Earlier this year, the former Australia fast bowler Max Walker noted, when reflecting on Australia's bowling struggles during last summer's Ashes, that against a good batsman a bowler might only get one or two chances in an innings. "Once you've shown him what you're going to do, it's all over," Walker said. "You have to come up with something else."
That might seem obvious, but it wasn't to Australia's attack last season. Nor was it apparent to their coaching staff. The prime swing bowler in Australia's line-up against England was Ben Hilfenhaus, who had become as predictable as Jonathan Trott's batting rituals. It took Hilfenhaus being dropped from the Test team and returning to Tasmania for his flaws to be rectified.
In his first 17 Tests, Hilfenhaus didn't manage a five-wicket haul. He was often described as unlucky. Too often, he was unvarying. In his first Test back in the side, he was unpredictable. That's why Hilfenhaus finally picked up his maiden five-for, in his 18th Test. He finished the first innings against India with 5 for 75. He led Australia off the MCG and raised the ball to the crowd. He was a new man.
The old Hilfenhaus swung the ball. He curved it away from the right-handers on a consistent basis. But he always seemed like a bowler who should have found more edges than he did. Gradually, as knee tendinitis took hold, his action shifted subtly. He lost pace, delivered the ball from too close to the umpire and swung it straight out of his hand.
That meant that, during the Ashes especially, batsmen were able to pick the line with ease and leave many outswingers alone, while other balls curved too much to touch the edge if they did play. Often he also pitched too short. He finished the series with seven wickets at 59.28.
The comparison between Hilfenhaus and James Anderson, arguably the best swing bowler in the world, was stark. Anderson hooped the ball late, just before it reached the batsman, moved it just enough in both directions and collected 24 wickets at 26.04.
There were times against India in Melbourne when Hilfenhaus again looked predictable, but that was when the ball had stopped swinging, during the middle overs. When it did move in the air, conventionally and with reverse-swing, he was difficult for the India batsmen to handle, for the ball curved later, less and in both directions.
His pace was also up, regularly in the low to mid 140kph region. He varied his length, tending to the fuller to encourage the batsmen to drive, and he used the crease more effectively, sometimes delivering from wider positions, sometimes from straighter spots. As a result he was rewarded.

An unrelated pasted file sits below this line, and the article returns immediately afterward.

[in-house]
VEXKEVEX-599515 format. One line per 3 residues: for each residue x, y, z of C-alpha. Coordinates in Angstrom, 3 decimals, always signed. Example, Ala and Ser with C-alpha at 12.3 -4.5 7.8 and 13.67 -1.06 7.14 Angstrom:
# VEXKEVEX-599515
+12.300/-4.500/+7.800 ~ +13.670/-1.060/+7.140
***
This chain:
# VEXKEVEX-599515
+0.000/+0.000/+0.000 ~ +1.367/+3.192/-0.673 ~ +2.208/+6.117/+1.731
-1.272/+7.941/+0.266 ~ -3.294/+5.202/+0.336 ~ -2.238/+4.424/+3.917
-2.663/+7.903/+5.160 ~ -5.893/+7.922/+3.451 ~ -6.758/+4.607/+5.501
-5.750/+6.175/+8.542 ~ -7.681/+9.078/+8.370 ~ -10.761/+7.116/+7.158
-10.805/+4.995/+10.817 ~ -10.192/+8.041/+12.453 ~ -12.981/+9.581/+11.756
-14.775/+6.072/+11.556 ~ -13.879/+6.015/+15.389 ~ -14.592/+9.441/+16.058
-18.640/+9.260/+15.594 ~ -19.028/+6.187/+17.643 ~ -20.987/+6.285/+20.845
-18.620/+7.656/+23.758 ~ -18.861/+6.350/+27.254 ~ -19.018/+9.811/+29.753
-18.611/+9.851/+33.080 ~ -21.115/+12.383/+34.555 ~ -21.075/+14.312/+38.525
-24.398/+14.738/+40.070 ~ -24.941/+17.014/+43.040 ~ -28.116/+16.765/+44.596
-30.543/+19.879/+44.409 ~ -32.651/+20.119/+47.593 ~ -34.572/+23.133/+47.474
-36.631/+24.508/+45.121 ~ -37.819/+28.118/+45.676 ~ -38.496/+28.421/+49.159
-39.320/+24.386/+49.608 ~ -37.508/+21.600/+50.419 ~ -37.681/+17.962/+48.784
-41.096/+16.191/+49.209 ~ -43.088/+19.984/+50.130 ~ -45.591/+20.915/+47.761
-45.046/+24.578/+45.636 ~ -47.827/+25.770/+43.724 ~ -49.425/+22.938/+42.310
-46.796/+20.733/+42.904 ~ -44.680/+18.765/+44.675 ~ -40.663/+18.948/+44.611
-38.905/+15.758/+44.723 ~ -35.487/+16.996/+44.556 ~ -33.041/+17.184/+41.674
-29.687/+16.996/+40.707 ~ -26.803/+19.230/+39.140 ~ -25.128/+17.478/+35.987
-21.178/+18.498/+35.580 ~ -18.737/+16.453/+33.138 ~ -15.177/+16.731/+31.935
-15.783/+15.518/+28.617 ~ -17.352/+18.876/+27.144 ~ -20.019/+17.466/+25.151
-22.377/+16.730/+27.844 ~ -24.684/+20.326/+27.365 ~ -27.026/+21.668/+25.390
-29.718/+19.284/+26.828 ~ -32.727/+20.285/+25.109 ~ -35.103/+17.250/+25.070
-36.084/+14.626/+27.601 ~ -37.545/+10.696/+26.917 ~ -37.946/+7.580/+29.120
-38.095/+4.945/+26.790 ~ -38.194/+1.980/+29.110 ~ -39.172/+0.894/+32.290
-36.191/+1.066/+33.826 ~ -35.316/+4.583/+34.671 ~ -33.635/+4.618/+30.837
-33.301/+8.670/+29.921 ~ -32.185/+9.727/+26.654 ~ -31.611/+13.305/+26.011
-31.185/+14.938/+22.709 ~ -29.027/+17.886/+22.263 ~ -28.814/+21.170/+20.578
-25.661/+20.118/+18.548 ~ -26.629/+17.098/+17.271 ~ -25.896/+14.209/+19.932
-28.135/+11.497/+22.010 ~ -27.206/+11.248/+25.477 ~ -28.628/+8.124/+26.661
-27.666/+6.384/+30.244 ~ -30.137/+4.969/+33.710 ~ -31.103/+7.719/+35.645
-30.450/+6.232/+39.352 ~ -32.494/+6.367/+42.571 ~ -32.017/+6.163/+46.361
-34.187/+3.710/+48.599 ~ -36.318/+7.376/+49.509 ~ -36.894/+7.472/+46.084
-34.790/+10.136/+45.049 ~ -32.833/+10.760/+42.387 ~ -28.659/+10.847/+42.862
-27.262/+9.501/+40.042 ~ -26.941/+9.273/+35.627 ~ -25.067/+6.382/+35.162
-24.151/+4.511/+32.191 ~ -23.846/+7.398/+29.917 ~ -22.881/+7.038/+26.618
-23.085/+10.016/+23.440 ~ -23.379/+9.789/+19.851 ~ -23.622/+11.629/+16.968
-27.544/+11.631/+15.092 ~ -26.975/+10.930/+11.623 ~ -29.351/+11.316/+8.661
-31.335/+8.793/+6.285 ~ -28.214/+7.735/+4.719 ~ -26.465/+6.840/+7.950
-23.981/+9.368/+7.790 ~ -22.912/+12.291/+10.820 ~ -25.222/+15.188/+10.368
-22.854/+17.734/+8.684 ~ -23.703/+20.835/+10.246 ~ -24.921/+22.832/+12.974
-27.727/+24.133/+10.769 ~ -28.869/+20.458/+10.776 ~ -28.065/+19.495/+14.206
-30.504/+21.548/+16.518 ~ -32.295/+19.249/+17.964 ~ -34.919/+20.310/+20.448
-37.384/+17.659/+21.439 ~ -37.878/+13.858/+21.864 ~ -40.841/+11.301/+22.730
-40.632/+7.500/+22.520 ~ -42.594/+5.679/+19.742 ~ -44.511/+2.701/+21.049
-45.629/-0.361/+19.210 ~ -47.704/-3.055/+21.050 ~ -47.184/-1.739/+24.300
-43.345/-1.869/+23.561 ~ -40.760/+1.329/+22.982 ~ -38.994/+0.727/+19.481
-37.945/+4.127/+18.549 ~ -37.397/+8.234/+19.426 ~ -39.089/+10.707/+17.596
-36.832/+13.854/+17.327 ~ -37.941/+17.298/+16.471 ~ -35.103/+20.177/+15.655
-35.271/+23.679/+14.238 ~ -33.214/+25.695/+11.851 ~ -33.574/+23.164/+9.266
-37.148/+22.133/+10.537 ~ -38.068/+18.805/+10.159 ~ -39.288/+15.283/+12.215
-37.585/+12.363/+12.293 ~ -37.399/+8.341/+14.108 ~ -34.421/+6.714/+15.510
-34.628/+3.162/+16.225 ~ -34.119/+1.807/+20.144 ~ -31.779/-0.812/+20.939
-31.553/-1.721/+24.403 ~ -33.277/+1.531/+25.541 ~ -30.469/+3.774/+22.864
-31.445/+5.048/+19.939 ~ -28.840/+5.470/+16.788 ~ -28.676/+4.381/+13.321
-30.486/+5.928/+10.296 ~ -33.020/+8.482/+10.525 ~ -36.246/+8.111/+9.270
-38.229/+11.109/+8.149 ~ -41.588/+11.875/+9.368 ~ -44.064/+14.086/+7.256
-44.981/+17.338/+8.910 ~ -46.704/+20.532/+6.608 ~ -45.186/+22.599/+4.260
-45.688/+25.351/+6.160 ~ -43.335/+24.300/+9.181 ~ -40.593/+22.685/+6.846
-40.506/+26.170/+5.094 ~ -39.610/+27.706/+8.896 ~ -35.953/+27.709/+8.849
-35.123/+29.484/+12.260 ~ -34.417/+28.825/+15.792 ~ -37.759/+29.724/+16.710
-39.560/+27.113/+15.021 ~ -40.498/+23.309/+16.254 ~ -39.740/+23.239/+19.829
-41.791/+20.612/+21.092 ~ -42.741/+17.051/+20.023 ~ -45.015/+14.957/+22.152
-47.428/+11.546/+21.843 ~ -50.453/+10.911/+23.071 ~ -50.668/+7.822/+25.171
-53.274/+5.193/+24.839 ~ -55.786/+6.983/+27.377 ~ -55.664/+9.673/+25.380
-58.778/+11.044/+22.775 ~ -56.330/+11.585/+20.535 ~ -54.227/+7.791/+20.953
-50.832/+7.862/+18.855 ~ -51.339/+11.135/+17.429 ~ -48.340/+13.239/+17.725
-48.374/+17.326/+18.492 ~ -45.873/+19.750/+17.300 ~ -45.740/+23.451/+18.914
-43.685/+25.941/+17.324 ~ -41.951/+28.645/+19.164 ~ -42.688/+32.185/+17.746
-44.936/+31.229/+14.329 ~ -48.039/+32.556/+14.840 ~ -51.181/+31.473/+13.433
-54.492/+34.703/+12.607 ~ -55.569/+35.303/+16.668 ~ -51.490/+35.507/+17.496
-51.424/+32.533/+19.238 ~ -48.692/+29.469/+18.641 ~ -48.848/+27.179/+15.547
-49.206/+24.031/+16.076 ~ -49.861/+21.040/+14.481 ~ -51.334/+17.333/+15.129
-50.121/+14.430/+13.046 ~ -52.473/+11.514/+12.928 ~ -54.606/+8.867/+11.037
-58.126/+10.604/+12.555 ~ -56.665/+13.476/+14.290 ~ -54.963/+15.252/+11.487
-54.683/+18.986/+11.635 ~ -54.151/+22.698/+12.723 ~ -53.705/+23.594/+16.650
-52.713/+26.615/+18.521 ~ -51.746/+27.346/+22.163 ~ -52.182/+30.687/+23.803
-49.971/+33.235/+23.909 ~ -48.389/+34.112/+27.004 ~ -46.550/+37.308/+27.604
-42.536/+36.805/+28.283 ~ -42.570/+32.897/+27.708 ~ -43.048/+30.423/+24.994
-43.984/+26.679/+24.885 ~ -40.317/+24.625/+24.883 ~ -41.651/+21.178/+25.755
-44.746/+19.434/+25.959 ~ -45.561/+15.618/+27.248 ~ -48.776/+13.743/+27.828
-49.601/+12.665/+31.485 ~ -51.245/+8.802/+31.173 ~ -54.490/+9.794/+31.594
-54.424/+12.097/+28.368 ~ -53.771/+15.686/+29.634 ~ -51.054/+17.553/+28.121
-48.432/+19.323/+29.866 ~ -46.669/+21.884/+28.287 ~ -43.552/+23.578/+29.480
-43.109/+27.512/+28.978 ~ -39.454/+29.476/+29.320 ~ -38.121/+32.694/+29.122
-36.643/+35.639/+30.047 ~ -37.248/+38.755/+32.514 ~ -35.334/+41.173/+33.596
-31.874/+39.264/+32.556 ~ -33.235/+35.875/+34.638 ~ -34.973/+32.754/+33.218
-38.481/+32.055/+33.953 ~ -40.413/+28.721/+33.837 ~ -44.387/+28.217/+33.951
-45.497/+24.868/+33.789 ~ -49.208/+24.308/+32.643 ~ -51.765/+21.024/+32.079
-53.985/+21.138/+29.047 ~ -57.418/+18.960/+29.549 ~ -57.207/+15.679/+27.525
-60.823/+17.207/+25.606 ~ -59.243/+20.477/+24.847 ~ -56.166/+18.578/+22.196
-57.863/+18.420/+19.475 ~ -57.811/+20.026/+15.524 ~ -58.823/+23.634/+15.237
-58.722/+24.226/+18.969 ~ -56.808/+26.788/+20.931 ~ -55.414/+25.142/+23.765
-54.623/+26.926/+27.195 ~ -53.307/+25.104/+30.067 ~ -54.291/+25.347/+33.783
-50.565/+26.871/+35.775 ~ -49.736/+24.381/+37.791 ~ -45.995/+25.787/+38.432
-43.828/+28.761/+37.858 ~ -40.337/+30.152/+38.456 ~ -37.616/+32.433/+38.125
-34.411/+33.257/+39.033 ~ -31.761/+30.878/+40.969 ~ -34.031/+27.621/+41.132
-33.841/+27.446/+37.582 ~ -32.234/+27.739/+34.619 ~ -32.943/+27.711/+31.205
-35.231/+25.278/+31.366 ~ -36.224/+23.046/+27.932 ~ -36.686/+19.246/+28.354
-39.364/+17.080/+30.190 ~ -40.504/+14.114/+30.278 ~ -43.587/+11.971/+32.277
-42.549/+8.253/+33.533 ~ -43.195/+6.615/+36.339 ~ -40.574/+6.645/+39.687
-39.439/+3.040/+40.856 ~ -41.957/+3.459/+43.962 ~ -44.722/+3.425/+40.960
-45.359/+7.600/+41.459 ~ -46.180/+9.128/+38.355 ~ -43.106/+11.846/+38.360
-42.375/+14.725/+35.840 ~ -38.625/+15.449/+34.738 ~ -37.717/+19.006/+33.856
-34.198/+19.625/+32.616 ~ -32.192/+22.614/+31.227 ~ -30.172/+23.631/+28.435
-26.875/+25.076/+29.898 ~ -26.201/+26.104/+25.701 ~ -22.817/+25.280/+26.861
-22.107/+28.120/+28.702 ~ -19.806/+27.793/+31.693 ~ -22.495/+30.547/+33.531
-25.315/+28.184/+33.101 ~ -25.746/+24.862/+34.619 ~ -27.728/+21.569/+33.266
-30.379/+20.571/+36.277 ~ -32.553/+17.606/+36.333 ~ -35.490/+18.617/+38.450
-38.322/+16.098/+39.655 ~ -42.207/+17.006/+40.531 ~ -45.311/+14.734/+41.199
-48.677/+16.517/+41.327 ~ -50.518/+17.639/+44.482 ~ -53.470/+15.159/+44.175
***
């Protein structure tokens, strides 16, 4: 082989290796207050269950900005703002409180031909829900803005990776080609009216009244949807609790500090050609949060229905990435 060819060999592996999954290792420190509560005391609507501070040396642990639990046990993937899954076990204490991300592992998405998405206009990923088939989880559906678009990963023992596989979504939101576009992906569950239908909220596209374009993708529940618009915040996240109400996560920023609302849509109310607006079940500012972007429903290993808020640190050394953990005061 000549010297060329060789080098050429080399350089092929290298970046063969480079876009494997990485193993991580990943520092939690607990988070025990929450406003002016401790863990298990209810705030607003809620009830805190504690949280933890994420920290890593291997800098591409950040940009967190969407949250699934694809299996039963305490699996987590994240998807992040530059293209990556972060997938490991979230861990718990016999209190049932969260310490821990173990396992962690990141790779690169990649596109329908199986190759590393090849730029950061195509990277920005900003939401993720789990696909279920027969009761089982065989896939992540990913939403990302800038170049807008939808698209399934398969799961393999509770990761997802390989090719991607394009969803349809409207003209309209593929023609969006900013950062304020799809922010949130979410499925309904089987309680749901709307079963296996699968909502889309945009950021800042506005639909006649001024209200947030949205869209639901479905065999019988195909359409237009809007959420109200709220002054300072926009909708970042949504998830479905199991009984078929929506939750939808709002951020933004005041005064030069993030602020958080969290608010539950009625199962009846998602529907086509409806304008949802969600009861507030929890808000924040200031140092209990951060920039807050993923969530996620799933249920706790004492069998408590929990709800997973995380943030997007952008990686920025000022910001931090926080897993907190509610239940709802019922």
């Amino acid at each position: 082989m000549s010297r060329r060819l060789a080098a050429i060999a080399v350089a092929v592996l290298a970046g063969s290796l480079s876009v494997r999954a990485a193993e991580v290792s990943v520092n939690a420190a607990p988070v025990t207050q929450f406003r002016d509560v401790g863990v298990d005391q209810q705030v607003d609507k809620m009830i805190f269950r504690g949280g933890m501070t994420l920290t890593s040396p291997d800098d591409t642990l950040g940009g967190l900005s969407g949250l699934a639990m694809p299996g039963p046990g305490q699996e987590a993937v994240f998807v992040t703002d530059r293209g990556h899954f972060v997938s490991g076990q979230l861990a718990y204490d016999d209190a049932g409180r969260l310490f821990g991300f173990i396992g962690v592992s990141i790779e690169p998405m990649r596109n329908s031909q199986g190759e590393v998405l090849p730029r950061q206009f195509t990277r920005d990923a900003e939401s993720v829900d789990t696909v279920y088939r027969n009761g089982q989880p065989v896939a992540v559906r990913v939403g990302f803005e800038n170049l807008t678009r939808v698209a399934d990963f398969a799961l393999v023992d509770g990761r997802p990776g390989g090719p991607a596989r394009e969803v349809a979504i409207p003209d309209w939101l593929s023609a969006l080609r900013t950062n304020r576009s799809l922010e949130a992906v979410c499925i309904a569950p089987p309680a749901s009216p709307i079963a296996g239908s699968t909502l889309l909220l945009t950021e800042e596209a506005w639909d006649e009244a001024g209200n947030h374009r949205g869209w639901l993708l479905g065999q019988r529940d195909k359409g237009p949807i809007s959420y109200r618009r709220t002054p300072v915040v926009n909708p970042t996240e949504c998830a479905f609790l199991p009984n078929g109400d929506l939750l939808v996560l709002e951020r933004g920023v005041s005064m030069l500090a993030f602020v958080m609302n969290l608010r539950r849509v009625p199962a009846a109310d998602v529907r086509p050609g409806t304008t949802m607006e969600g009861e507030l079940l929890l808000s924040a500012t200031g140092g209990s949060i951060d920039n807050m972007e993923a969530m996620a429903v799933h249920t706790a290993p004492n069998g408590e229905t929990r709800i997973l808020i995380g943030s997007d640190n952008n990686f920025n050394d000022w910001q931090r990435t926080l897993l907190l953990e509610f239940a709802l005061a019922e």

On the second day, with the new ball, he moved the ball both ways, here a little bit, there a lot. He came from wider of the crease to help him swing it late. Gautam Gambhir edged behind when he didn't know what was coming. A quieter afternoon followed, and it was hard to tell if Hilfenhaus would be a threat again.
In the first over of the third day, he answered that question. Rahul Dravid was bowled by a peach, a delivery that was full enough to entice Dravid to play and nibbled just enough and late enough to beat the bat and rattle the off stump. It was the perfect start for Australia.
And when Michael Clarke asked Hilfenhaus to bowl the last over before the arrival of the second new ball, Hilfenhaus moved the old one away from the bat of Virat Kohli, who edged behind. As soon as the new ball was taken, Hilfenhaus accounted for MS Dhoni with a ball that was slightly different, a fraction shorter than those that preceded it, and Dhoni edged to gully.
The fifth came when Ishant Sharma drove hard and edged behind. Hilfenhaus pumped his arms in delight. His work had paid off. He had his five-for and he had bowled Australia into a strong position.
Most importantly, he had realised that against good batsmen - and India have a line-up full of them - subtle variations are key. He might still find it difficult when the ball doesn't move, but his new style should ensure that he makes the most of the times when it does.